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acrostic admiration Alder Allen amusement Annie's answer anxious Astley Boyle Astley's believe better Boyle's brother Cape Town charms Clarke Clarke's companion conversation cried Cuthbert dancing dear disappointed doubt earnest exclaimed expect eyes fair lady fancied fear feelings felt Fitzroy Square fortune Frank Denys gentleman give Hamilton hand happy HARTLEY COLERIDGE heart Herefordshire honour hope idea idle inquired intended knew lady laughing least leave listen look Louisa Grant Malvern mamma manners marriage marry Mary mean mind Miss Carden Miss Denys Miss Grant morning mother motives nephew never Newton Norman Grant once party perhaps pleasant pleasure present promise recollect replied Flora ride seemed silence sister smile soon speak stancy suppose sure surprised talking tell thing thought tion told tone topic trust turned uncle uncle's voice walking whilst wish wonder Woodbridge Worcester words young
Page 203 - And then shall I behold Him, by whose kind paternal side I sprung, And her, who, still and cold, Fills the next grave — the beautiful and young.
Page 225 - She is not fair to outward view As many maidens be, Her loveliness I never knew Until she smiled on me ; Oh ! then I saw her eye was bright, A well of love, a spring of light. But now her looks are coy and cold, To mine they ne'er reply, And yet I cease not to behold The love-light in her eye : Her very frowns are fairer far, Than smiles of other maidens are.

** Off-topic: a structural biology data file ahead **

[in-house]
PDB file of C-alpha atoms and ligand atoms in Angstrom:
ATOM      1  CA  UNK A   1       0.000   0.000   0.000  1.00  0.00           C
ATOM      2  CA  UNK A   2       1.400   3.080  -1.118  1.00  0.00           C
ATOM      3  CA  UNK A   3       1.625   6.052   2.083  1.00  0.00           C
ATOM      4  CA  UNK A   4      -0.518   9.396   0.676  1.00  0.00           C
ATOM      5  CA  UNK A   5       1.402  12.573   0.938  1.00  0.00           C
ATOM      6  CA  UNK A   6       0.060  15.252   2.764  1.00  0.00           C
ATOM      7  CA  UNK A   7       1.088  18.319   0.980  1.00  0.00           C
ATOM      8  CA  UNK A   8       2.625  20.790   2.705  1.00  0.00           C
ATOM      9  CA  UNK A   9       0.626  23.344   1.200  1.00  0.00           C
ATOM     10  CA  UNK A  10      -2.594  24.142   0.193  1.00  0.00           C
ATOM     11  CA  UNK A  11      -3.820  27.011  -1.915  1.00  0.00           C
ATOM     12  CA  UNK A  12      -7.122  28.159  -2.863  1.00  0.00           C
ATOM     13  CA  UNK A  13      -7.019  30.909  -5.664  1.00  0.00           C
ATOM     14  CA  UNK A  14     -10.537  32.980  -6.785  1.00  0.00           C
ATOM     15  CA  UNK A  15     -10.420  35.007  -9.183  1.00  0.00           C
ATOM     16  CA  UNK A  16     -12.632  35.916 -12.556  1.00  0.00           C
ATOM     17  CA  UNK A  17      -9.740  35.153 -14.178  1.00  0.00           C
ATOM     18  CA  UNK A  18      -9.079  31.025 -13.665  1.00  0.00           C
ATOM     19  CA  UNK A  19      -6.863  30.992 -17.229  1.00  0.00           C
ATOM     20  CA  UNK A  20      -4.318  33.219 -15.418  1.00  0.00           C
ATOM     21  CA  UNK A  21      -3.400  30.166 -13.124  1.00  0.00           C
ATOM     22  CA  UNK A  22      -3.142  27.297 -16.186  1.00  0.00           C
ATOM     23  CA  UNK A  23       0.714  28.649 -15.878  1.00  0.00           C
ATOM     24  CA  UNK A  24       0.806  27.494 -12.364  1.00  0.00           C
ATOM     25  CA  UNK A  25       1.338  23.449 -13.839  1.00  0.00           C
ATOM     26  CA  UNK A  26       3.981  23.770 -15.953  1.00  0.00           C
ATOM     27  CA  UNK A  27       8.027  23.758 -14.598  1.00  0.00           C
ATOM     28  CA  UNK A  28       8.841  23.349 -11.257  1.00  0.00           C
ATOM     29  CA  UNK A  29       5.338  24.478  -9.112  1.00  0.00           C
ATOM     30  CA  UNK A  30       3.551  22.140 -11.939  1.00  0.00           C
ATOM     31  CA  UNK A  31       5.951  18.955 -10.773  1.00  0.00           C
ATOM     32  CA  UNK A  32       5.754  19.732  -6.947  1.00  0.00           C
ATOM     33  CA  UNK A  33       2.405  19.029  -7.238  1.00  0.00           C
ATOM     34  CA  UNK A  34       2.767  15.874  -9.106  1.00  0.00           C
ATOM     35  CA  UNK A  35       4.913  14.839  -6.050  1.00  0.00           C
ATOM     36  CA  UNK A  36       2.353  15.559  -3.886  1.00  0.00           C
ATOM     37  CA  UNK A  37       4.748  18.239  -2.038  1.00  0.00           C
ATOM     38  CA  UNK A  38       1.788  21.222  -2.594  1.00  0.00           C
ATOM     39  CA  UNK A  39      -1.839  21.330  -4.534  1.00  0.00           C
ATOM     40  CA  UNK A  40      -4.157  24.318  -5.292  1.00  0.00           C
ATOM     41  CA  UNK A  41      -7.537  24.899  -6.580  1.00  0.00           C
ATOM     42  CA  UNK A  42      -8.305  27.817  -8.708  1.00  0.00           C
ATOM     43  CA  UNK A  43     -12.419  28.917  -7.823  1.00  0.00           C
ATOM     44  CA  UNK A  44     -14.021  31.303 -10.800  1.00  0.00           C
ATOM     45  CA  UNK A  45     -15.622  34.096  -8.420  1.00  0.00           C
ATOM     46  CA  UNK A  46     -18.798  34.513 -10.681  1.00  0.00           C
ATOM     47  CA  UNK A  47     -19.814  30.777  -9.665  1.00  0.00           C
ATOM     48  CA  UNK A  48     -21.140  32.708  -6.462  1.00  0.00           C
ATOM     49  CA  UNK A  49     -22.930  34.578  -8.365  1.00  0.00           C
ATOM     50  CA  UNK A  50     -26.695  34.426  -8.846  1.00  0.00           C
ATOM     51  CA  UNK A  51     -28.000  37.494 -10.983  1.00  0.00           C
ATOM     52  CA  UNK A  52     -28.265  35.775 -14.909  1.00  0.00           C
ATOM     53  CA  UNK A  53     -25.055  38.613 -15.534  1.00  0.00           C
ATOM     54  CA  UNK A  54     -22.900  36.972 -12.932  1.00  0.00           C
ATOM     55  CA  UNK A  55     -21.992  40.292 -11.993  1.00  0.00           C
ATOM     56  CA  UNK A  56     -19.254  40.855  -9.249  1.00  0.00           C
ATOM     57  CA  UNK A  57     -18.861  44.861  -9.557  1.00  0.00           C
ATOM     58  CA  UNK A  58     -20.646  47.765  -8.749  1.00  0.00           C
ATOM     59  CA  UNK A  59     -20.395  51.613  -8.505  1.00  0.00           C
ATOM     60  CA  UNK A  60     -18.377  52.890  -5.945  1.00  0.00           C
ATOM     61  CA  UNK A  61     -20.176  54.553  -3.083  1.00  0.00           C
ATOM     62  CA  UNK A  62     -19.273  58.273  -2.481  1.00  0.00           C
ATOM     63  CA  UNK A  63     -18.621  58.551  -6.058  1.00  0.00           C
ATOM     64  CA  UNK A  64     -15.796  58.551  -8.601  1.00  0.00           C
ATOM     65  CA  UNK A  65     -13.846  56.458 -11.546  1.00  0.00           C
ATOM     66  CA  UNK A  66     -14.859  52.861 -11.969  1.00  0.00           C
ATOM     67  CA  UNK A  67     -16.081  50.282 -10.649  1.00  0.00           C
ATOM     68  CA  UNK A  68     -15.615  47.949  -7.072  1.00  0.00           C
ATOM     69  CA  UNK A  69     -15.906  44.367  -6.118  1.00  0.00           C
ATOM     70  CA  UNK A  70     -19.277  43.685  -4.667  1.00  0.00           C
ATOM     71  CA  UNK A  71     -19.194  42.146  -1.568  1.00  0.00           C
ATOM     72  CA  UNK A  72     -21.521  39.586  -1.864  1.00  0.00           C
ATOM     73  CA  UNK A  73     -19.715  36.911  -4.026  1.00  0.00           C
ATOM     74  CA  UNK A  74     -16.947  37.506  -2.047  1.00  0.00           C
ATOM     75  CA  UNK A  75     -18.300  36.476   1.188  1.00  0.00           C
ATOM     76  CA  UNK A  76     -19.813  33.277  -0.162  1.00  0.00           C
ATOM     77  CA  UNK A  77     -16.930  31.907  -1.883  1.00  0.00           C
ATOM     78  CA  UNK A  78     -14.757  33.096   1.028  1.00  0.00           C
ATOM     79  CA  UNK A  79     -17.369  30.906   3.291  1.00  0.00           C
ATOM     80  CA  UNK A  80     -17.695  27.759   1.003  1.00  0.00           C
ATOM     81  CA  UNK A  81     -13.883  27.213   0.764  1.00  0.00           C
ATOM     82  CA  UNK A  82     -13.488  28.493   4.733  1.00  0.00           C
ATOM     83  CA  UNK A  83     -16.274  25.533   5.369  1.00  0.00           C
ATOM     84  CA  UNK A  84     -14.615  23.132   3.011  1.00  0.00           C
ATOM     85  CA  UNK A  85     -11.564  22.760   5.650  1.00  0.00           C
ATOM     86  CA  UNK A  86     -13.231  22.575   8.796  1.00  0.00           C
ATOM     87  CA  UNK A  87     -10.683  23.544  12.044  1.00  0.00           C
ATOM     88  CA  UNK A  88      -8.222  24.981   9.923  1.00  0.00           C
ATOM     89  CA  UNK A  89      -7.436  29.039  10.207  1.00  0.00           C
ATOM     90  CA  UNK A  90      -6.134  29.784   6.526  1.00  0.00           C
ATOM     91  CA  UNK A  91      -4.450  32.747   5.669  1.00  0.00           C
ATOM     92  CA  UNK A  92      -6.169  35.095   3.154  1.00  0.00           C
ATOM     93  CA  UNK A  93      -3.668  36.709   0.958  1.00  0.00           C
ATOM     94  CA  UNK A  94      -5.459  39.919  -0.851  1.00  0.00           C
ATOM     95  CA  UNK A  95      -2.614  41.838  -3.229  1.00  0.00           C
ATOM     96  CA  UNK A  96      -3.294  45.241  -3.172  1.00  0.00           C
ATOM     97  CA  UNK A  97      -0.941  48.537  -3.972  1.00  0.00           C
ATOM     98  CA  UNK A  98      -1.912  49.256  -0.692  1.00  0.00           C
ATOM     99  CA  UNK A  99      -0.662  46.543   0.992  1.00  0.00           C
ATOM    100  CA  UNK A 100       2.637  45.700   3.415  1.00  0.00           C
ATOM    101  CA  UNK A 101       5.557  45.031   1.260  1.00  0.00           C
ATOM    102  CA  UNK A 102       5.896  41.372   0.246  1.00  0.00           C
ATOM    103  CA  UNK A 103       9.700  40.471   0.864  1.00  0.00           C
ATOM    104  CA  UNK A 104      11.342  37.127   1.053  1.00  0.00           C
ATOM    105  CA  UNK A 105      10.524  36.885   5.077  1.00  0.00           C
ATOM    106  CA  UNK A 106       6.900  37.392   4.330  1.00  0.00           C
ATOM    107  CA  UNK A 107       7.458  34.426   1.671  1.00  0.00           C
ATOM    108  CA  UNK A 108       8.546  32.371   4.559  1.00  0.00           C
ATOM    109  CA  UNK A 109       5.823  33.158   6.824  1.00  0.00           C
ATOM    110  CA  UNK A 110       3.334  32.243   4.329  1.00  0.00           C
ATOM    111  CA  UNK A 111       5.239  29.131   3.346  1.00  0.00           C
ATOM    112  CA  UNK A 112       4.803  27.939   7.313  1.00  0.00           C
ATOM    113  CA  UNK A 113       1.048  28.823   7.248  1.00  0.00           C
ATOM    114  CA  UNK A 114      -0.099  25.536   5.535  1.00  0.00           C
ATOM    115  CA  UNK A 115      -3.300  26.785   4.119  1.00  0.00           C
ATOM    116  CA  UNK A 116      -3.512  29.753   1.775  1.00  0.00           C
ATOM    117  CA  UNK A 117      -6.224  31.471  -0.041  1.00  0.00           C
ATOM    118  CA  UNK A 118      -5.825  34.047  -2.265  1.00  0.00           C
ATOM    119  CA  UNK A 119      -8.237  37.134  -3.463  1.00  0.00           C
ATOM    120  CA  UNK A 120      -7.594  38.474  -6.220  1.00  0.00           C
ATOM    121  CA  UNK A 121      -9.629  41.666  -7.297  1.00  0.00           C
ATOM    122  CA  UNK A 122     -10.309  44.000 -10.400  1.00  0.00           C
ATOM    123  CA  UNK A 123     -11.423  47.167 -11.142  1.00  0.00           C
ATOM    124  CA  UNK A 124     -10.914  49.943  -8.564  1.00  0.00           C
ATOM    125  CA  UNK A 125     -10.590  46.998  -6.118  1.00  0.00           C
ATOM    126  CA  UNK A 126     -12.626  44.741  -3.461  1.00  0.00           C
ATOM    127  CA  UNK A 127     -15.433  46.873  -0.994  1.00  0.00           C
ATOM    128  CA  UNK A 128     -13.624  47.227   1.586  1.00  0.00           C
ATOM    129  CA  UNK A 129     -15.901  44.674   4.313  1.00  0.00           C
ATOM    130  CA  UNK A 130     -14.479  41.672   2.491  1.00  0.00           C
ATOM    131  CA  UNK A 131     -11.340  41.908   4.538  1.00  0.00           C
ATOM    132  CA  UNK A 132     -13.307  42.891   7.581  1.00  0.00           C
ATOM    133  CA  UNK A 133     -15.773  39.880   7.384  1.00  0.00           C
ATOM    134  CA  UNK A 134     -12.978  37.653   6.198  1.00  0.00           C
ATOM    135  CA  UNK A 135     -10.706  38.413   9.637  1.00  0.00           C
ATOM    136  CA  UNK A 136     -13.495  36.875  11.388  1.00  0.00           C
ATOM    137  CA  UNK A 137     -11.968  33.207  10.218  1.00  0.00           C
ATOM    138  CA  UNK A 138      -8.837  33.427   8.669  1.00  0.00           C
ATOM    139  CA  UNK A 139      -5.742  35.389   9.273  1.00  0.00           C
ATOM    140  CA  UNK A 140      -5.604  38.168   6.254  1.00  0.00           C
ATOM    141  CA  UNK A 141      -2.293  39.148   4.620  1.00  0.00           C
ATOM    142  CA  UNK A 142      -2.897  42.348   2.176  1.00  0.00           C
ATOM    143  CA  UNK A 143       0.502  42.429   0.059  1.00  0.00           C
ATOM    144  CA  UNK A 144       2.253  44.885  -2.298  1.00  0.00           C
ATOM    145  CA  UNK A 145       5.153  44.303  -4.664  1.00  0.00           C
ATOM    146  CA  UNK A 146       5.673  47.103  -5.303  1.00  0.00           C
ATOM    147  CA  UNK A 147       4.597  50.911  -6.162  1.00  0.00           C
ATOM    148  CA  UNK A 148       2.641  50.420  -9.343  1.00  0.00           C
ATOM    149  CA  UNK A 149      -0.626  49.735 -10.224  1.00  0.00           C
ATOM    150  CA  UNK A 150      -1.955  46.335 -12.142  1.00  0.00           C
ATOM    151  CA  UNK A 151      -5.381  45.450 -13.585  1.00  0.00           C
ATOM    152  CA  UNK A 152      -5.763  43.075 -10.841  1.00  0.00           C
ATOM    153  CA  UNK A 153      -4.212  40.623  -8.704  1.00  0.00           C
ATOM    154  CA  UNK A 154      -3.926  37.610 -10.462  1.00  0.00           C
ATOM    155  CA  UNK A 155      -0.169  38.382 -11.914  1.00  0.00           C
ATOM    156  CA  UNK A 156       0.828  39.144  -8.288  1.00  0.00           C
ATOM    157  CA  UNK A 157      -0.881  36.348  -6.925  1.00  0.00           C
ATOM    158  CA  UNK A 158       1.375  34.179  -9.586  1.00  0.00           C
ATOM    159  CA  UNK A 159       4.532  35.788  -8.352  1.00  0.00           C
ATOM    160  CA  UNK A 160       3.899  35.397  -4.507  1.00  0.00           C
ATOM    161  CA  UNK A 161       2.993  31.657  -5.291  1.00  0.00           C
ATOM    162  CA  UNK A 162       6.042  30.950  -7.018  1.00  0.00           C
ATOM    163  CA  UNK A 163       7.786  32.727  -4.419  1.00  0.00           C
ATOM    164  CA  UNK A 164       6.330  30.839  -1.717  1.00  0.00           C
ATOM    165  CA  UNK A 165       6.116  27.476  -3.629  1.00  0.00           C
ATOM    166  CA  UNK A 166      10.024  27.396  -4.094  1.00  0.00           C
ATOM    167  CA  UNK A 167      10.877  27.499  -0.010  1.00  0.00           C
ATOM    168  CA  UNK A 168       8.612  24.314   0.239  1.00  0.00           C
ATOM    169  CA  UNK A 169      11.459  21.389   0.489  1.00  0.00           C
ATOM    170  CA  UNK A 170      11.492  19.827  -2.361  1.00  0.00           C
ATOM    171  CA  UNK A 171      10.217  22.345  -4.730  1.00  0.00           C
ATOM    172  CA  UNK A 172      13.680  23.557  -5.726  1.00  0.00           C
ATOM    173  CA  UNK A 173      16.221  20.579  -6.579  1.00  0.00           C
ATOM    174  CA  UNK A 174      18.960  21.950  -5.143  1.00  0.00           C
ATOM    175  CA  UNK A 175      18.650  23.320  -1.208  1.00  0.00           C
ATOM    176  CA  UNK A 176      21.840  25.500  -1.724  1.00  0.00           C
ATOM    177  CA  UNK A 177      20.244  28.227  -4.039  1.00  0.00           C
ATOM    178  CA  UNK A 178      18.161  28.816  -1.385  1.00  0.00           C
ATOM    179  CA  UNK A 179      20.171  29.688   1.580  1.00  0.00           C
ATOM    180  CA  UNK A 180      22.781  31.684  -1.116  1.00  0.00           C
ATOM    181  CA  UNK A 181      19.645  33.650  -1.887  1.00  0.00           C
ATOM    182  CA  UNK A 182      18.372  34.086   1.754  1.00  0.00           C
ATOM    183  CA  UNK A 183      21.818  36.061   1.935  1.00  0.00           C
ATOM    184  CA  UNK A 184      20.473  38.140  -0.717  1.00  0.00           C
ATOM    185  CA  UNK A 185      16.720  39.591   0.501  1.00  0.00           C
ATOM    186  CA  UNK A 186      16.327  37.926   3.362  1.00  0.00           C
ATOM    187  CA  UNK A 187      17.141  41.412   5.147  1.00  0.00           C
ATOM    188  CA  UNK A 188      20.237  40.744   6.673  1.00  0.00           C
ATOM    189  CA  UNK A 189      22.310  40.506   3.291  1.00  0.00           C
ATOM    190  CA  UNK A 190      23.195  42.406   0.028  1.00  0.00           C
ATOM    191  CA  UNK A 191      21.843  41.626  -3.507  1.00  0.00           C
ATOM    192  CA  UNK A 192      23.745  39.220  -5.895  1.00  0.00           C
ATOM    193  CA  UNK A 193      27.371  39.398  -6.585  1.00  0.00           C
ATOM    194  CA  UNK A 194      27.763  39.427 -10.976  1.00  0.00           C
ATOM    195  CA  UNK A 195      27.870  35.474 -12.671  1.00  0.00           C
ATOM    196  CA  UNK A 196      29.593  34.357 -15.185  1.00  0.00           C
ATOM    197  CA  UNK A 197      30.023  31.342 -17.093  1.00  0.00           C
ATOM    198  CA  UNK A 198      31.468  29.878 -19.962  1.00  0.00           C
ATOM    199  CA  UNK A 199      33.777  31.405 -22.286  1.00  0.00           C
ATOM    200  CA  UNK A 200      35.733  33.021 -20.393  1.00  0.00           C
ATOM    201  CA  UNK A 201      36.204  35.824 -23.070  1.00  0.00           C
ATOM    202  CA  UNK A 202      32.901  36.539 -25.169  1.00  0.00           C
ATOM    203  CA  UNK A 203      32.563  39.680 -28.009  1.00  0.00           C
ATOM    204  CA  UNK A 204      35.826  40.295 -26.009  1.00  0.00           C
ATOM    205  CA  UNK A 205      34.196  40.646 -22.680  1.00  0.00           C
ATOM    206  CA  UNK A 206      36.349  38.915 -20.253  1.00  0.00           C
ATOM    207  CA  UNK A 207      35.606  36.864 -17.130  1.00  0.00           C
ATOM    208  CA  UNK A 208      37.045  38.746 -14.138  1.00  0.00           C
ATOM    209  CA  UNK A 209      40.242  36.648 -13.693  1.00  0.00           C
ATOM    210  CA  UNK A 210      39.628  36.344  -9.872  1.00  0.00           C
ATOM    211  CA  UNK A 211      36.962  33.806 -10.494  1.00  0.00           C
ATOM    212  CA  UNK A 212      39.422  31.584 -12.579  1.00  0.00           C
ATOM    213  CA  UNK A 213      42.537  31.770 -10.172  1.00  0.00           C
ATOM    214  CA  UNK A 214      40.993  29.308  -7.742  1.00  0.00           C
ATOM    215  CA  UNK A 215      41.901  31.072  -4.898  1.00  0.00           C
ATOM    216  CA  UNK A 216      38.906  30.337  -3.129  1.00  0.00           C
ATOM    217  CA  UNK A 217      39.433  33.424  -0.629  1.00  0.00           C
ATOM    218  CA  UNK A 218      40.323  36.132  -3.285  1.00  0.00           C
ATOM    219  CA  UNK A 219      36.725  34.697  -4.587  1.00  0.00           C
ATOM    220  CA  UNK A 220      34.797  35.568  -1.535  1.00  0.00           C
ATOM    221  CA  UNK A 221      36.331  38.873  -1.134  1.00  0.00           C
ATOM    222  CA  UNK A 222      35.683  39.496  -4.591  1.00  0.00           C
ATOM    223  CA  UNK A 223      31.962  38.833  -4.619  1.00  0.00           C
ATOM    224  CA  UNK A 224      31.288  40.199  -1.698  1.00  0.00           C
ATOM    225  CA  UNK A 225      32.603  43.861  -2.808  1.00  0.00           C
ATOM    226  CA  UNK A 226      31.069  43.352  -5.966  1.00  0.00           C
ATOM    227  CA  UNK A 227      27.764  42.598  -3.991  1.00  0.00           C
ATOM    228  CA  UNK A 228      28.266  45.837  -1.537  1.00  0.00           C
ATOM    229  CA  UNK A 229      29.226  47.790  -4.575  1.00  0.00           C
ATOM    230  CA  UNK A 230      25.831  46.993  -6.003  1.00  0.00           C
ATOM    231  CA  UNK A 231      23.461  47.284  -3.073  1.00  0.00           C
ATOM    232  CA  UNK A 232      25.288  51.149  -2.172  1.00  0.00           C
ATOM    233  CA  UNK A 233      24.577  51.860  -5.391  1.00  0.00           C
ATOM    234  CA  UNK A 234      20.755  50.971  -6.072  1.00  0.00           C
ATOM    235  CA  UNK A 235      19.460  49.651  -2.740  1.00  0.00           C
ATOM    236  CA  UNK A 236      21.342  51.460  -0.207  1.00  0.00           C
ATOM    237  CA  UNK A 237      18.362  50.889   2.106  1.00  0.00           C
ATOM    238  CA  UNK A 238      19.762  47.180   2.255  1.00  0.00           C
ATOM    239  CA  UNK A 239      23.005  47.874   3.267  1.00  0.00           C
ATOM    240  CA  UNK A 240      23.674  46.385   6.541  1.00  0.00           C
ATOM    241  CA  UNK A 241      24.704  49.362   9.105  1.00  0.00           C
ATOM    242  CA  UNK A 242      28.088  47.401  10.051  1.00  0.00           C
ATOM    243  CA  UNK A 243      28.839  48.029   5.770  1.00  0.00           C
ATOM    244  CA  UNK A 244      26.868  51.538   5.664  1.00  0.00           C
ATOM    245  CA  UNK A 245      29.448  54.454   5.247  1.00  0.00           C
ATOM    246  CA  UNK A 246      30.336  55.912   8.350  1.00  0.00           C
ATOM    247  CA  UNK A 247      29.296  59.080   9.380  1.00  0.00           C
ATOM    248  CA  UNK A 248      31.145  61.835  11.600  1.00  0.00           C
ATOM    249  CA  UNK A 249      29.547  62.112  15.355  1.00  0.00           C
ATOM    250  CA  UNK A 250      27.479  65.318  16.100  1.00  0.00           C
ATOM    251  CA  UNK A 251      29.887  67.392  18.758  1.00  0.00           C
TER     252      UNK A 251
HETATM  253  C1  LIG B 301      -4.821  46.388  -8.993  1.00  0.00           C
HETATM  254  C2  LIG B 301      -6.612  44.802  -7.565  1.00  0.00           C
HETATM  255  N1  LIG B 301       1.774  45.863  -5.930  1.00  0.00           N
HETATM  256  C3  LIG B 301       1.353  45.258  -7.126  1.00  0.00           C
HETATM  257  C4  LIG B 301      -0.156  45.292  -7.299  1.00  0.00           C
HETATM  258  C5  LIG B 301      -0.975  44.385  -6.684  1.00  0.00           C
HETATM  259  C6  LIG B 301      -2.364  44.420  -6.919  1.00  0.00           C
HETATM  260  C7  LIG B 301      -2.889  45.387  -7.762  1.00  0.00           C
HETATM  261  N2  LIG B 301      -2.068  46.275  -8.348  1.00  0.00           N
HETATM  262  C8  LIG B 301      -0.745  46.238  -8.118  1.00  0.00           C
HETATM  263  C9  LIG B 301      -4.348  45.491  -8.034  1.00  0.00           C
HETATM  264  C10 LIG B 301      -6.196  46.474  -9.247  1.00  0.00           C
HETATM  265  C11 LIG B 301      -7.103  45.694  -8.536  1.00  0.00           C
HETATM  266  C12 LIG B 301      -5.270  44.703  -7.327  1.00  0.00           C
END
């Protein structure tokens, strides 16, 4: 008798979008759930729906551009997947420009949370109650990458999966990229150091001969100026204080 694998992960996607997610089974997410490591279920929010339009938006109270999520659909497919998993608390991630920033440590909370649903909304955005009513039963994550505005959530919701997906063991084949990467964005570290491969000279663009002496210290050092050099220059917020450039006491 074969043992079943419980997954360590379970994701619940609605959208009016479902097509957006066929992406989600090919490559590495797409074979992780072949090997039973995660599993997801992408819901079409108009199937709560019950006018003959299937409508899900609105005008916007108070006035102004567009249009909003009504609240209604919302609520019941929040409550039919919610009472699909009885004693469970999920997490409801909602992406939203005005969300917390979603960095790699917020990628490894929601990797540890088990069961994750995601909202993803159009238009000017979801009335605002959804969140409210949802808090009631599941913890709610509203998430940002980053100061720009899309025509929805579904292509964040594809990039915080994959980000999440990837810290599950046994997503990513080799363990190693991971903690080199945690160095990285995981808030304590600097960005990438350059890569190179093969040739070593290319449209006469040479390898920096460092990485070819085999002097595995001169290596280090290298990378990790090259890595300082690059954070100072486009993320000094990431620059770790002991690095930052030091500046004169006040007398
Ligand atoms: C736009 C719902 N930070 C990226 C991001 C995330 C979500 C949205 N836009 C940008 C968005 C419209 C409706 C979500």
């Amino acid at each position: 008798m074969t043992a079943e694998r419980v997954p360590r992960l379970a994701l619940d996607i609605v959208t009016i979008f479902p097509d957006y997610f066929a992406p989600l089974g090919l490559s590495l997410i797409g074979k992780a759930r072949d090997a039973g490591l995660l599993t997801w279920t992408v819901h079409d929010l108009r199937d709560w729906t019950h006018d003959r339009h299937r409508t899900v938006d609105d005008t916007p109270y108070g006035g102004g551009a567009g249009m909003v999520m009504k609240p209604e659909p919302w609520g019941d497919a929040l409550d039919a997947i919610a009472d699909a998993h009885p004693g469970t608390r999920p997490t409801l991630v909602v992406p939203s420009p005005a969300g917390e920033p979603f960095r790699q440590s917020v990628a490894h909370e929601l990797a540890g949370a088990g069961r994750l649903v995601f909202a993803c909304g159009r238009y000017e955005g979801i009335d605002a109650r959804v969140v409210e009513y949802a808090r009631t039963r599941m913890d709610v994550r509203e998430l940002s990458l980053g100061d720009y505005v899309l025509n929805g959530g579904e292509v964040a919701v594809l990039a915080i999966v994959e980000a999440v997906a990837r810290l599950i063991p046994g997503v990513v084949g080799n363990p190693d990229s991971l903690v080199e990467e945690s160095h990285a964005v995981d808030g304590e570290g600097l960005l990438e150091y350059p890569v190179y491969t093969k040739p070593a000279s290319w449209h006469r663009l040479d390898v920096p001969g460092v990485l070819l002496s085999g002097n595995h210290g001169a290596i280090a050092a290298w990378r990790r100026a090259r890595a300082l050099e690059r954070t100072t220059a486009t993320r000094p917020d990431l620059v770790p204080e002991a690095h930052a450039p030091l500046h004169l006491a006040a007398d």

Page 158 - And ne'er did Grecian chisel trace A Nymph, a Naiad, or a Grace, Of finer form, or lovelier face...
Page 67 - HOPES what are they ? — Beads of morning Strung on slender blades of grass ; Or a spider's web adorning In a strait and treacherous pass.
Page 1 - A little onward lend thy guiding hand To these dark steps, a little further on; For yonder bank hath choice of sun or shade; There I am wont to sit, when any chance Relieves me from my task of servile toil, Daily in the common prison else enjoin'd me, Where I, a prisoner chain'd, scarce freely draw The air imprison'd also, close and damp, Unwholesome draught.
Page 192 - I was merry — I was merry When my little lovers came, With a lily, or a cherry, Or a new invented game ; Now I've you, love — now I've you, love, To kneel before me there ; But you know you're not so true, love, As Childhood's lovers were ! JUNE, 1833.
Page 33 - AN OLD MAN'S WISH. I HAVE lived, and I have loved, Have lived and loved in vain ; Some joys, and many woes have proved, That may not be again ; My heart is cold, my eye is sere, Joy wins no smile, and grief no tear. Fain would I hope, if hope I could, If sure to be deceived, There's comfort in a thought of good, Tho' 'tis not quite believed — For sweet is hope's wild warbled air, But — Oh — its echo is despair.
Page 204 - The love that lived through all the stormy past, And meekly with my harsher nature bore, And deeper grew, and tenderer to the last, Shall it expire with life and be no more?